Violet Township's bed-tax move irks county bureau officials
The Violet Township Trustees unanimous vote to pass a 3-percent lodging tax last October has made Fairfield County officials concerned that the county's Visitors and Convention Bureau could lose out on $80,000 in annual revenue.
Violet Township Director of Operations Bill Yaple said the township wants to more fully promote the area's attractions, including the Motorcycle Hall of Fame.
He said by enacting the lodging, or "bed" tax, the township will now be required to have its own tourism department.
"I think we have to have a Visitors Bureau by statute," Yaple said.
That is what concerns Fairfield County, and particularly the county visitors and convention bureau, which, according to Executive Director Greg Eyerman, receives about a fourth of its budget from the bed tax generated by people staying in one of the three hotels in Violet Township.
"Because our whole budget (is) $340,000, that's significant," Eyerman said.
Eyerman said the county bureau does a great job of promoting all of Fairfield County, including Pickerington and Violet Township.
"We do promote the whole county, it's a big county," he said.
"We've got festivals, events, parks, shopping.
"Pickerington and Violet Township are things we've been promoting a long time, hopefully we'll keep doing it," Eyerman said.
The Decorative Art Center of Ohio, located in Fairfield County, would also stand to lose about $80,000 that is generated by the bed tax revenue in Violet Township.
By statute, the county bureau and the Decorative Arts Center are the only Fairfield County agencies that receive bed tax money, Eyerman said.
The three hotels that collect lodging taxes in Violet Township are the Hampton Inn, The Best Western and the Comfort Inn.
Yaple said Violet Township is allowed to collect the bed tax because the township's legal counsel discovered that Fairfield County missed a deadline in 1980 authorizing it to collect the tax, thus clearing the way for Violet Township to do so.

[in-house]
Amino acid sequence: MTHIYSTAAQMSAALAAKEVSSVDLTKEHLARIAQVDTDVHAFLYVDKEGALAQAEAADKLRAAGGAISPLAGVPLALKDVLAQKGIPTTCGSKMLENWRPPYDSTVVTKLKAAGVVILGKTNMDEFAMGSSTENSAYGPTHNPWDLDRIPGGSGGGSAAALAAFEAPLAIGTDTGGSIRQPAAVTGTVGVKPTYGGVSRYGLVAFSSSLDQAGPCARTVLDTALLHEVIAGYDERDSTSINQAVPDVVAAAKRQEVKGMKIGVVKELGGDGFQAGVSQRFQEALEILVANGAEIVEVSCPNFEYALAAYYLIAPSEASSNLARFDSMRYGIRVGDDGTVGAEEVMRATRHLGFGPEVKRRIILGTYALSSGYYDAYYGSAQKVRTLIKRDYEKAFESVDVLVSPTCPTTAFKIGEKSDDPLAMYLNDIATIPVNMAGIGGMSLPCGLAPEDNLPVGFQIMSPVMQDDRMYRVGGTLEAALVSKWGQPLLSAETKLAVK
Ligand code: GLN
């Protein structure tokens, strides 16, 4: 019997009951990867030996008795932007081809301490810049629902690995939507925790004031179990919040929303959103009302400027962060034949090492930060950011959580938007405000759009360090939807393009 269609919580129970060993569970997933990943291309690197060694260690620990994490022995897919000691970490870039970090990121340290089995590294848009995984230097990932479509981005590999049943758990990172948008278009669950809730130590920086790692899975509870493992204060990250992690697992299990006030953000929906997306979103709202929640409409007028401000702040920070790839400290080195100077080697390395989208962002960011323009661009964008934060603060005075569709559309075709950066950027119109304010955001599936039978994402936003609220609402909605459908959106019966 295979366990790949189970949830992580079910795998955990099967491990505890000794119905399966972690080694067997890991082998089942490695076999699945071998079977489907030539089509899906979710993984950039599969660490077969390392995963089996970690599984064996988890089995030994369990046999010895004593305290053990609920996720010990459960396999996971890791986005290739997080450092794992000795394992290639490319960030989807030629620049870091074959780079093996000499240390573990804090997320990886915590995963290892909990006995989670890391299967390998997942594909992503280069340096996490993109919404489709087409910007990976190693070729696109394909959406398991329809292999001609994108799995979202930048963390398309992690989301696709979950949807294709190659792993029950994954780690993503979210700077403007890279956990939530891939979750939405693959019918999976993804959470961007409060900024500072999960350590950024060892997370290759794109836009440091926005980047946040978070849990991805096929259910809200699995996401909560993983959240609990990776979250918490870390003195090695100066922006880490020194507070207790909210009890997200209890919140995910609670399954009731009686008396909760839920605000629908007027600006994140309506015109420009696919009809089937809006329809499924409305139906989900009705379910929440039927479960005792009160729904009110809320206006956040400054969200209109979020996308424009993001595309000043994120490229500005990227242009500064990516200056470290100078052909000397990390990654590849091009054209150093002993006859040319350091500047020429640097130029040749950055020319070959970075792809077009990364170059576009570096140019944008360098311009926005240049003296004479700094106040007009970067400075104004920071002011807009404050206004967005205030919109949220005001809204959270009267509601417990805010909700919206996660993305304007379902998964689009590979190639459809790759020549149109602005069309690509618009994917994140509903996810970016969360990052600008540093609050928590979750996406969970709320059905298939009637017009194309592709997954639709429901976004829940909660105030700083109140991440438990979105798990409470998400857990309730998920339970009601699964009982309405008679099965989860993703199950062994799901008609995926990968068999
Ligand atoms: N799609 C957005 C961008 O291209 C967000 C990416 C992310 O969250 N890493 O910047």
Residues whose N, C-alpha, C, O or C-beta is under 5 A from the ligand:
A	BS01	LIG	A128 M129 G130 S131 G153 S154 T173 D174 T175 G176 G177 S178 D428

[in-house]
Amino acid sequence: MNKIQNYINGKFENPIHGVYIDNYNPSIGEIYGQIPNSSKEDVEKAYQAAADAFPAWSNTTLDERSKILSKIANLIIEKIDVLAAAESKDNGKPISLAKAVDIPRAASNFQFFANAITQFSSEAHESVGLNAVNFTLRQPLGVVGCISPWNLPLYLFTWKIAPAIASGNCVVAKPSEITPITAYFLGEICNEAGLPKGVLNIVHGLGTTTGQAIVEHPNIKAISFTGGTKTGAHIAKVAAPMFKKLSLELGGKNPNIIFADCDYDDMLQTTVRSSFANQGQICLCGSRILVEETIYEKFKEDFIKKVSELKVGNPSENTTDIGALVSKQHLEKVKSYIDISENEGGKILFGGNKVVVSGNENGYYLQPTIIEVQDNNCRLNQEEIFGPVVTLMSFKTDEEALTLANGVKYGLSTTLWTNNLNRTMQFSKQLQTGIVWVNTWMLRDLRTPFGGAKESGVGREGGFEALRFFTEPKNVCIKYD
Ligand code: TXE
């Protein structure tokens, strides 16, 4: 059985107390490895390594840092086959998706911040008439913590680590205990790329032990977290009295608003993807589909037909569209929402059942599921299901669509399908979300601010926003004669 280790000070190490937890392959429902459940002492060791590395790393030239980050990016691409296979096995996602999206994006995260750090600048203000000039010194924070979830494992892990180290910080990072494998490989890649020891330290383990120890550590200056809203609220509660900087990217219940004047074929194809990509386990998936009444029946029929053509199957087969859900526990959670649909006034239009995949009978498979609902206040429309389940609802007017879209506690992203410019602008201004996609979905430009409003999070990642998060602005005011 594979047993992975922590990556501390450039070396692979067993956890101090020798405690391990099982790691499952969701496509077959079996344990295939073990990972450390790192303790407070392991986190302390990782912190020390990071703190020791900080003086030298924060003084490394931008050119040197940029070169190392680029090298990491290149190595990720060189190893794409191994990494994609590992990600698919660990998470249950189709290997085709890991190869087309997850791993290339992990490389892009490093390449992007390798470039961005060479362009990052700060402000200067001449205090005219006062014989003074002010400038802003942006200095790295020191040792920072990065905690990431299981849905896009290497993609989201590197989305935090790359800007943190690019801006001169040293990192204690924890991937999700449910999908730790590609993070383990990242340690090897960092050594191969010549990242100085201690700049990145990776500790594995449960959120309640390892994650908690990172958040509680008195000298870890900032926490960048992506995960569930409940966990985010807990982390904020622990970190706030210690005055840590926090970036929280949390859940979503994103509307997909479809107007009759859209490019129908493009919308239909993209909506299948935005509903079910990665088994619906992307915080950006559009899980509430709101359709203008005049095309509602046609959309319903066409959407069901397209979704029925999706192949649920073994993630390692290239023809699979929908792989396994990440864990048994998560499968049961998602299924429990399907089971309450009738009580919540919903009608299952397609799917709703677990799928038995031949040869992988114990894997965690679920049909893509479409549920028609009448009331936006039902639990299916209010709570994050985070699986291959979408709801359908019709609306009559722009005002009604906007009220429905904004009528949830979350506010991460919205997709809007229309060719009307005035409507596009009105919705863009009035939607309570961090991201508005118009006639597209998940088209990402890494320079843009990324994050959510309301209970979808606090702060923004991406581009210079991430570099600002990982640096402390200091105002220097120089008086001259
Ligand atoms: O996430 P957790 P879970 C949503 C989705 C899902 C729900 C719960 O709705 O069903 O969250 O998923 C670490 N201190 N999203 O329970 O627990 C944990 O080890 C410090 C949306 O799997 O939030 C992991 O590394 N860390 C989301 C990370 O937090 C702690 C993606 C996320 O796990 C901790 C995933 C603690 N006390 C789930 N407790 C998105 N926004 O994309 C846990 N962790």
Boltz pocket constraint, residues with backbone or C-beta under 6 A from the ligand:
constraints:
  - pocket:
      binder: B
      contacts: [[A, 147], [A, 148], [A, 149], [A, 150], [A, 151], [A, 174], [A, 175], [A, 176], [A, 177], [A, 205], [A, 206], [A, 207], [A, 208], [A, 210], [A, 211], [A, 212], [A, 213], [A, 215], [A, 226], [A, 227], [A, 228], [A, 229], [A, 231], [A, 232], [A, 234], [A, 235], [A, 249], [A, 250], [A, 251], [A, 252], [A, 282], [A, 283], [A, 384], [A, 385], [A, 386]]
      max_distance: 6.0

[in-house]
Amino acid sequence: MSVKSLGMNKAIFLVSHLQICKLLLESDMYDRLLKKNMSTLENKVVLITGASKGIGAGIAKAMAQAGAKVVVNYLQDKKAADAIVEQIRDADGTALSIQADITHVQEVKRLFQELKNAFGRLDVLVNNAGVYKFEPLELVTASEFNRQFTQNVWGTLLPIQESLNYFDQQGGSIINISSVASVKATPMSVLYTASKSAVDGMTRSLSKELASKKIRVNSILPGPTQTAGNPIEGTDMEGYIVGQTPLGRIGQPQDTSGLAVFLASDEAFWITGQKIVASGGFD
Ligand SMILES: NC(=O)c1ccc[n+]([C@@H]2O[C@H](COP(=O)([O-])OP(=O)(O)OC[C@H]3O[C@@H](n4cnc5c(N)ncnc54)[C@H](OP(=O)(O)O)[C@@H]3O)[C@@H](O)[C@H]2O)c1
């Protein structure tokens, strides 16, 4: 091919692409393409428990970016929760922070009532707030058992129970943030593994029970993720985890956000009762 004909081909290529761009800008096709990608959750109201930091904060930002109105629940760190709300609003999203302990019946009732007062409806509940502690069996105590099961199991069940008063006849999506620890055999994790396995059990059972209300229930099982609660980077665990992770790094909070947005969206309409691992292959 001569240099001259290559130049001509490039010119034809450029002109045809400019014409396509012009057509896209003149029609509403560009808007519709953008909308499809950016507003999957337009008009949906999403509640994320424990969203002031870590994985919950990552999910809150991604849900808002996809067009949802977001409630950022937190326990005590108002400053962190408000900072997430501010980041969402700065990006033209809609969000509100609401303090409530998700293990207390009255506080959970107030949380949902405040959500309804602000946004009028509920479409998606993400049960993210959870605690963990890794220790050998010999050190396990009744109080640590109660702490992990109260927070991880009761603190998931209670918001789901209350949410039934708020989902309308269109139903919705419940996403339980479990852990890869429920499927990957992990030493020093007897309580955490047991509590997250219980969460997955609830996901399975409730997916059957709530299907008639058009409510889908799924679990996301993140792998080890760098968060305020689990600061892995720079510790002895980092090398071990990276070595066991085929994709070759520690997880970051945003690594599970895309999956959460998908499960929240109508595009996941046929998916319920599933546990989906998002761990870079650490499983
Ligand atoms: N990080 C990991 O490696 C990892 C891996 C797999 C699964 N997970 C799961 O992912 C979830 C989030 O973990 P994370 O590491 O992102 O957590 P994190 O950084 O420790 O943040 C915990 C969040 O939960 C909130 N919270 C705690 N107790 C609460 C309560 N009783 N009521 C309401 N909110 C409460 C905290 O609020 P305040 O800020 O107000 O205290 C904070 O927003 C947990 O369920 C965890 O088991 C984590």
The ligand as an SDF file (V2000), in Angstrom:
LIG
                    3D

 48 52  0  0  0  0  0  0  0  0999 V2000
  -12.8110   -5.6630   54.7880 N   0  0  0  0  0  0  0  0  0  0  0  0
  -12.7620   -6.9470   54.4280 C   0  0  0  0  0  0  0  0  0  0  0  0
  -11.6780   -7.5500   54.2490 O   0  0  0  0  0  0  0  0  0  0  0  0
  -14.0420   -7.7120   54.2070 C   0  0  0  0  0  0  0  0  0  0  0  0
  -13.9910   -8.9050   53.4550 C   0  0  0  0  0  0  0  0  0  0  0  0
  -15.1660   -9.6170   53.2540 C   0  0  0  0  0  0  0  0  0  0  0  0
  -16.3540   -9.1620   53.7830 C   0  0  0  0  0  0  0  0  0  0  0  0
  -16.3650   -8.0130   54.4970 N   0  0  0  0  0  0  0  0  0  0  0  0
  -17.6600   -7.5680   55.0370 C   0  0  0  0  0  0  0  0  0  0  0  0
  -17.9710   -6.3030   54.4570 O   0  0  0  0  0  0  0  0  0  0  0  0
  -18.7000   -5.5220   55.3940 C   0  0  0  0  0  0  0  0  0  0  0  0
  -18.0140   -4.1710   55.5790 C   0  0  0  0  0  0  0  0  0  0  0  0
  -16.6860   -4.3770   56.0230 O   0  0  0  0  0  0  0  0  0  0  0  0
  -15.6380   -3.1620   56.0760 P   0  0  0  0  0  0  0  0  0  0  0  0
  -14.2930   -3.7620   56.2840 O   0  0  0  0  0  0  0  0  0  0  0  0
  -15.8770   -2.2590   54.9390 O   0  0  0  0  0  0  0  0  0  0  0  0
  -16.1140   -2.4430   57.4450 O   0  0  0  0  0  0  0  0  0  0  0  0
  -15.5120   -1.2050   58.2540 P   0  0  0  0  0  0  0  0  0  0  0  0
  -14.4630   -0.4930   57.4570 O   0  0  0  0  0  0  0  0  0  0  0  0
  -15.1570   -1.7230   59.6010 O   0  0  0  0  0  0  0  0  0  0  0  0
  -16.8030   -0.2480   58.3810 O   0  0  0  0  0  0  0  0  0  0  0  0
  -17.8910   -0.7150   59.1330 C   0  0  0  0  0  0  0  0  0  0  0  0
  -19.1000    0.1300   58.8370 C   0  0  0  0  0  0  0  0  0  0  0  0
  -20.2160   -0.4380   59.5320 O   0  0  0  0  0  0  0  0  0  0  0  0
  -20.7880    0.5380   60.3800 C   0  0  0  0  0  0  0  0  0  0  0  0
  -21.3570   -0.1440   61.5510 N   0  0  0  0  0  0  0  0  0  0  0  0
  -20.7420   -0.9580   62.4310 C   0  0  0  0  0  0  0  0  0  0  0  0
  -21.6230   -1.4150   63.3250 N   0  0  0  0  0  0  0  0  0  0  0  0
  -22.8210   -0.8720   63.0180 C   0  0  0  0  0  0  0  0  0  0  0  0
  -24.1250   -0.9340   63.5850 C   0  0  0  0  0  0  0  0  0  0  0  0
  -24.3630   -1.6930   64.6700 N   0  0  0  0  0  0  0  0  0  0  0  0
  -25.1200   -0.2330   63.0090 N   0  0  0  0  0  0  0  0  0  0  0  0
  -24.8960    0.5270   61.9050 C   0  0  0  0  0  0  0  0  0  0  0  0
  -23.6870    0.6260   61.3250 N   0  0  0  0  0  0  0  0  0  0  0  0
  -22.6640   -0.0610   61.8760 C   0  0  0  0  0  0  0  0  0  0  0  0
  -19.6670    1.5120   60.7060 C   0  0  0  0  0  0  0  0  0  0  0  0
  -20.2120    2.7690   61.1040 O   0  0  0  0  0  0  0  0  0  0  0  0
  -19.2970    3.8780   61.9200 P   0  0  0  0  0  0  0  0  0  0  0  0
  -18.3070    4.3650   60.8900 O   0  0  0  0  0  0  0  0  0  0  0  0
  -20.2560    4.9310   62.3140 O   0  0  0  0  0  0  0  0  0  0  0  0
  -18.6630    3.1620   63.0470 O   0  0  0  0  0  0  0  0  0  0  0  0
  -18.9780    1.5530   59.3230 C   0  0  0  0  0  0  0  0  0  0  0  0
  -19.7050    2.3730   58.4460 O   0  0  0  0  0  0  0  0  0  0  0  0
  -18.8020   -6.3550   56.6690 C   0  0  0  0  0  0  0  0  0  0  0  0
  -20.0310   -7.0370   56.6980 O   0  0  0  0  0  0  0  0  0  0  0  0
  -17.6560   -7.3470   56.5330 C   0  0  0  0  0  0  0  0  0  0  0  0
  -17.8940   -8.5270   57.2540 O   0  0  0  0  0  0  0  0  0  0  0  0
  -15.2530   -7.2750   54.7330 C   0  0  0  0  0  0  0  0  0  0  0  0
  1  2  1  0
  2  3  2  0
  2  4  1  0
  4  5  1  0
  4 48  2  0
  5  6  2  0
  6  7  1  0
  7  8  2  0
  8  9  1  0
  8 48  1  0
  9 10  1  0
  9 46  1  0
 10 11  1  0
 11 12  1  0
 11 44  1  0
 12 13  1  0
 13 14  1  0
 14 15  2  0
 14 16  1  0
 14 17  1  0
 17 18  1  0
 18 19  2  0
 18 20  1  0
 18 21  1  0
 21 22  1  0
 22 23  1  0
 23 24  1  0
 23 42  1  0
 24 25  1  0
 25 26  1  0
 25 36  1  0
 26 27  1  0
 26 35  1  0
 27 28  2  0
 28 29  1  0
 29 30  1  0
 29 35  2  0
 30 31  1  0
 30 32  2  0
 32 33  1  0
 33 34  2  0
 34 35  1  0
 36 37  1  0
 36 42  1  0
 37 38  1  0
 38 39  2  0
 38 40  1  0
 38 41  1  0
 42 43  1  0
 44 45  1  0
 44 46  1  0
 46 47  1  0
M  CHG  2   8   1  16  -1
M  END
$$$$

The county did pass a resolution to collect the bed tax in July 1981, however, a year past the deadline.
"We had (our) legal counsel look at that, he investigated and came back and said 'we found a flaw,' " Yaple said.
"(Fairfield County) enacted the standards to collect, but they never enacted the tax," Yaple said.
The controversial part of the issue is that Fairfield County officials claim they weren't notified or consulted by Violet Township before the township enacted its own bed tax in October and only found out about it when they were sent a letter from the township's legal counsel in November. Yaple said that was the route the township needed to take.
"If we went to the county without enacting (the bed tax), we would lose our leverage," Yaple said.
Fairfield County Commissioner Steve Davis said it is a matter of meeting with Violet Township to work out an agreement that both entities can live with.
"It's going to hang on cooperation and communication," Davis said.
"That's not how it started, but we'll get there," he said.
"My suspicion is (that) we'll all end up on the same page and figure out what to do going forward," Davis said. "It's going to take some time to get there, I guess."
Davis said the county bureau does excellent work promoting the county.
"I always appreciate their work," he said.
"I think that work will continue, under any scenario, (but) it will definitely be affected if the revenue stream were restricted."
Davis said he didn't begrudge Violet Township for looking out for its best interests.
"I'm not being disrespectful to Violet Township's goal or desire to seek out new revenue streams," Davis said.
"Townships are struggling these days. It's not something I can't understand. It's just business," Davis said.
Pickerington Area Chamber of Commerce President Helen Mayle said it would be appropriate to invest Violet Township's portion of the bed tax back into promoting Violet Township.
She said the county bureau doesn't do a good enough job in promoting Pickerington and Violet Township.
"We have an enormous amount of events, activities, shopping, museums, parks, etc," Mayle said.
"We need additional marketing to promote the northern part of Fairfield County," she said.
Yaple said last December he anticipated meeting with Fairfield County offcials about the issue "after the first of the year."
As of Jan. 4, according to Eyerman, the two entities have not yet met. Eyerman said he is simply waiting to see what will transpire.
"I'm not a lawyer, I can't comment on who is right or wrong," Eyerman said.
"Hopefully they'll be able to resolve this amicably," he said.